Table 2: Photovoltaic parameters of compounds BOD-TTPA-alk and BOD-TTPA (light source: AM1.5G at 100 mW·cm−2, electrolyte composition: 0.5 M of BMII, 0.03 M of I2, 0.5 M of LiI, 0.1 M of guanidinium thiocyanate in a mixture of acetonitrile and 3-methoxyproprionitrile (85:15, v/v), electrodes: 12 µm mesoporous anatase TiO2, + 4 µm TiO2 scattering layer, dyeing bath: [Dye] = 0.2 mM, [CDCA] = 2 mM in CHCl3/EtOH 1:1, v/v). Highest value and mean values over three measurements in parenthesis.

Dye Jsc (mA·cm-2) Voc (V) FF PCE (%)
BOD-TTPA-alk 4.70 (4.64) 0.37 (0.37) 0.65 (0.64) 1.12 (1.12)
BOD-TTPA 7.33 (7.10) 0.33 (0.33) 0.51 (0.50) 1.22 (1.20)

First, comparing the photovoltaic behavior of the two dyes one should note that the Jsc delivered by the solar cells are rather different (4.70 mA·cm−2 for BOD-TTPA-alk versus 7.33 mA·cm−2 for BOD-TTPA). The higher Jsc obtained with BOD-TTPA can be explained with the broader and more intense absorption in the NIR range once grafted on TiO2 compared to its alkylated counterpart. Second, one can notice that the Voc and FF recorded for devices sensitized with BOD-TTPA-alk are slightly higher compared to the ones prepared out of BOD-TTPA. This could be explained by the presence of the alkyl chains on the TPA units that are known to prevent the redox mediator to interact with the TiO2 surface thus reducing the probability to observe a recombination process between the photo-injected electrons and the iodide.

To confirm that the main factor limiting the device performances is the position of the LUMO level of these dyes with respect to the CB of the oxide, we investigated the effect of tBP content in the electrolyte. By adding tBP in the electrolyte one can tune the electronic properties, i.e., the CB energy level position of TiO2 [31,37-39]. The effect is well-known, a negative dipole-related shift of the TiO2 Fermi level occurs by tBP adsorption on the surface. As the LUMO levels of the dyes are estimated close to the CB Fermi level, the use of tBP should lead to a drop of the Jsc because of the reduction of the driving force for the injection. Simultaneously a rise of the Voc is expected. A shift of CB energy level toward the vacuum level (i.e., away from the redox potential of the electrolyte) results in a higher open-circuit voltage (Voc). Indeed, in DSSCs the Voc is determined by the quasi-Fermi-level of the metal oxide semiconductor, which is correlated with its CB edge and electron density (see Figure 7).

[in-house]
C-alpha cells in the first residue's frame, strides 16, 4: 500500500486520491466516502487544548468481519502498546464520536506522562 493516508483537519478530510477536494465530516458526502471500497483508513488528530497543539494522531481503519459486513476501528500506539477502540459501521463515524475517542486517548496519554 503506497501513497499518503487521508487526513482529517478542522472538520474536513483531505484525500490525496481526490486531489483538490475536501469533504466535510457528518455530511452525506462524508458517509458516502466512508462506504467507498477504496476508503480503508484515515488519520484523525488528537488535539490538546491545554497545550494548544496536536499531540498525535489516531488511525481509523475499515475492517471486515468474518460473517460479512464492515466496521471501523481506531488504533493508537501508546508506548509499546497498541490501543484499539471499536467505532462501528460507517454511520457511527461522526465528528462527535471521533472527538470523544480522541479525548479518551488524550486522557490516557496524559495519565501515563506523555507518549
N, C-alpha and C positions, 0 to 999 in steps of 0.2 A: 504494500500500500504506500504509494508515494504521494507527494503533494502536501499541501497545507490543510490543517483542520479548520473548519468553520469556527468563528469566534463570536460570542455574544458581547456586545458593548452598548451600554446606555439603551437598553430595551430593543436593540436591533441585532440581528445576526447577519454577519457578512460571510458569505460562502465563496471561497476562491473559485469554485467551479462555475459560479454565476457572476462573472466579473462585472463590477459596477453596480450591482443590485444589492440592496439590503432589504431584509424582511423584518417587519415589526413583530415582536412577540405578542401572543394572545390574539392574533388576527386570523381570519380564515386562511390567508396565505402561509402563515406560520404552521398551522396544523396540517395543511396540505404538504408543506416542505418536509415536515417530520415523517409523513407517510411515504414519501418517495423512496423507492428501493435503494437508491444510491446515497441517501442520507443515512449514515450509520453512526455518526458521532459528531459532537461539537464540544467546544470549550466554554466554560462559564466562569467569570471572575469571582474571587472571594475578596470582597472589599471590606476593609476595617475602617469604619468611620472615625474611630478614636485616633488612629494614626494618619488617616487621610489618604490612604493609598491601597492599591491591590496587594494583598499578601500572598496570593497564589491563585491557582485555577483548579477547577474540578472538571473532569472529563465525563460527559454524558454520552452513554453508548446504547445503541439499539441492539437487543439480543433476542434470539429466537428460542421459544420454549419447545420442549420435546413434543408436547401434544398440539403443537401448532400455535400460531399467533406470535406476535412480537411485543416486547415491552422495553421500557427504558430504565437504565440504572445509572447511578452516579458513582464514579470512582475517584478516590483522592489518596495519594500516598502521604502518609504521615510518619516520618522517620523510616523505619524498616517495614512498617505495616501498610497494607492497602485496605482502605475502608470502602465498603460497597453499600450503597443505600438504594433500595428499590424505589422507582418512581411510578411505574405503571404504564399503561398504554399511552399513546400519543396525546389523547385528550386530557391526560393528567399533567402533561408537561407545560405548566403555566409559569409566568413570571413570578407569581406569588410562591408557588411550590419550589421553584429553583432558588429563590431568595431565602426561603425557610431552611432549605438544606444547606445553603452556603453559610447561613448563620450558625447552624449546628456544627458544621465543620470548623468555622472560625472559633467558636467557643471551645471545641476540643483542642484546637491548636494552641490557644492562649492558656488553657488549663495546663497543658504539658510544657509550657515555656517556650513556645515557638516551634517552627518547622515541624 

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Figure 7: Photovoltaic parameters evolution with the increasing concentration of tBP in the electrolyte.

Solar cells fabricated with various amount of tBP in the electrolyte were investigated (see Table S1 in Supporting Information File 1). It appears from Figure 7 that increasing the concentration of tBP implies, as expected, an increase of Voc, from 328 mV to 460 mV for BOD-TTPA-alk and from 360 mV to 420 mV for BOD-TTPA. On the other hand, the Jsc values for BOD-TTPA-alk and BOD-TTPA all decrease from 7.33 to 0.88 mA·cm−2 and from 4.70 to 0.41 mA·cm−2, respectively. This result unambiguously highlights that the shift of TiO2 CB impedes the photo-injection of electrons [40]. This proves that the LUMO energy levels of the dyes BOD-TTPA-alk and BOD-TTPA are too close from the CB of the oxide. Despite a higher Voc, the loss of Jsc is responsible for the overall decrease of the power conversion efficiencies.

Conclusion

We have designed, synthesized and characterized two novel functional BODIPY-based dyes showing intense panchromatic absorption that extends in the NIR region (ε > 2·104 M−1·cm−1 from 300 to more than 800 nm). The introduction of a cyano-acrylic anchoring function on these dyes allowed us to use them as photosensitizers of TiO2 mesoporous electrodes in a DSSC device configuration. We demonstrate PCEs of 1.12% and 1.22%, respectively, for the dye bearing alkyl chains on the TPA unit and for the unsubstituted one. We identified that the limitation of their efficiency in solar cells originates from the unappropriated alignment of their LUMO energy levels with respect to the position of the CB of the metal oxide.

This work highlights that despite remarkable absorption properties, further structural optimization aiming at tuning the LUMO energy level position is necessary. This strategy is very likely to yield more efficient NIR sensitizers. Work following this conclusion is in progress.

Supporting Information

Supporting Information File 1: Experimental part and copies of NMR spectra.
Format: PDF Size: 5.7 MB Download

Acknowledgements

The authors acknowledge financial support from the French Research Agency ANR (grants ANR ANR-14-OHRI-0003 ODYCE). DB is a FNRS Research Director.